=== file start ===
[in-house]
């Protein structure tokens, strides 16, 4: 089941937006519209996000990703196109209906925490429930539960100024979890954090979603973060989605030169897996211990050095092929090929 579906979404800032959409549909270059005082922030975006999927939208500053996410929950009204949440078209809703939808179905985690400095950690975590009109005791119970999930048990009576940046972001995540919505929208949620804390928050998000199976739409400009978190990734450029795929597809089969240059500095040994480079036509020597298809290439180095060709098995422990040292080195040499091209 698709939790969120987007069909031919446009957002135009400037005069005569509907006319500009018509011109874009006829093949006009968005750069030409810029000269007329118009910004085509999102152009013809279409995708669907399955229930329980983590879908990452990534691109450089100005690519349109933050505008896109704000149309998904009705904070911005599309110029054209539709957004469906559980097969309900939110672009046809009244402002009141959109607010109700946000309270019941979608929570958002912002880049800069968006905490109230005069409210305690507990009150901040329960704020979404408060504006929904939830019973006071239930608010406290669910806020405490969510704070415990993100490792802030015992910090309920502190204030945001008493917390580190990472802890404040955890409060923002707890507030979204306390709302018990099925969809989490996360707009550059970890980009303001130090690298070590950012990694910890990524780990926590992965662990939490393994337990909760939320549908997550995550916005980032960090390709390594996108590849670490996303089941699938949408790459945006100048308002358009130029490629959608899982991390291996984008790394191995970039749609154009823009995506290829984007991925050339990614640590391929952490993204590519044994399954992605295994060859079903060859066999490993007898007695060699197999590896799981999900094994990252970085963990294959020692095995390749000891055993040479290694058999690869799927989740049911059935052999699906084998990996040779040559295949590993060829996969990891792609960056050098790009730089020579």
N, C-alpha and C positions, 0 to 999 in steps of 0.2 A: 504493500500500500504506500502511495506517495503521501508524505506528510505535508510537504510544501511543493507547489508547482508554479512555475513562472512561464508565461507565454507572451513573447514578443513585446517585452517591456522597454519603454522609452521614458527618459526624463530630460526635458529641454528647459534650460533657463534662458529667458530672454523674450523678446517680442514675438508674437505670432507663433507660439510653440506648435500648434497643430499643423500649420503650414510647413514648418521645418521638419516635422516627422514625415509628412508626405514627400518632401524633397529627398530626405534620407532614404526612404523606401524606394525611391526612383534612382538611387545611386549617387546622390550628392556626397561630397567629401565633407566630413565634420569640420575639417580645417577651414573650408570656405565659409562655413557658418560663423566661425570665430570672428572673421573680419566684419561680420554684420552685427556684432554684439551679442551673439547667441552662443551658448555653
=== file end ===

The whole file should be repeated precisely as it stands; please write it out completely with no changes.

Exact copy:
[in-house]
């Protein structure tokens, strides 16, 4: 089941937006519209996000990703196109209906925490429930539960100024979890954090979603973060989605030169897996211990050095092929090929 579906979404800032959409549909270059005082922030975006999927939208500053996410929950009204949440078209809703939808179905985690400095950690975590009109005791119970999930048990009576940046972001995540919505929208949620804390928050998000199976739409400009978190990734450029795929597809089969240059500095040994480079036509020597298809290439180095060709098995422990040292080195040499091209 698709939790969120987007069909031919446009957002135009400037005069005569509907006319500009018509011109874009006829093949006009968005750069030409810029000269007329118009910004085509999102152009013809279409995708669907399955229930329980983590879908990452990534691109450089100005690519349109933050505008896109704000149309998904009705904070911005599309110029054209539709957004469906559980097969309900939110672009046809009244402002009141959109607010109700946000309270019941979608929570958002912002880049800069968006905490109230005069409210305690507990009150901040329960704020979404408060504006929904939830019973006071239930608010406290669910806020405490969510704070415990993100490792802030015992910090309920502190204030945001008493917390580190990472802890404040955890409060923002707890507030979204306390709302018990099925969809989490996360707009550059970890980009303001130090690298070590950012990694910890990524780990926590992965662990939490393994337990909760939320549908997550995550916005980032960090390709390594996108590849670490996303089941699938949408790459945006100048308002358009130029490629959608899982991390291996984008790394191995970039749609154009823009995506290829984007991925050339990614640590391929952490993204590519044994399954992605295994060859079903060859066999490993007898007695060699197999590896799981999900094994990252970085963990294959020692095995390749000891055993040479290694058999690869799927989740049911059935052999699906084998990996040779040559295949590993060829996969990891792609960056050098790009730089020579």
N, C-alpha and C positions, 0 to 999 in steps of 0.2 A: 504493500500500500504506500502511495506517495503521501508524505506528510505535508510537504510544501511543493507547489508547482508554479512555475513562472512561464508565461507565454507572451513573447514578443513585446517585452517591456522597454519603454522609452521614458527618459526624463530630460526635458529641454528647459534650460533657463534662458529667458530672454523674450523678446517680442514675438508674437505670432507663433507660439510653440506648435500648434497643430499643423500649420503650414510647413514648418521645418521638419516635422516627422514625415509628412508626405514627400518632401524633397529627398530626405534620407532614404526612404523606401524606394525611391526612383534612382538611387545611386549617387546622390550628392556626397561630397567629401565633407566630413565634420569640420575639417580645417577651414573650408570656405565659409562655413557658418560663423566661425570665430570672428572673421573680419566684419561680420554684420552685427556684432554684439551679442551673439547667441552662443551658448555653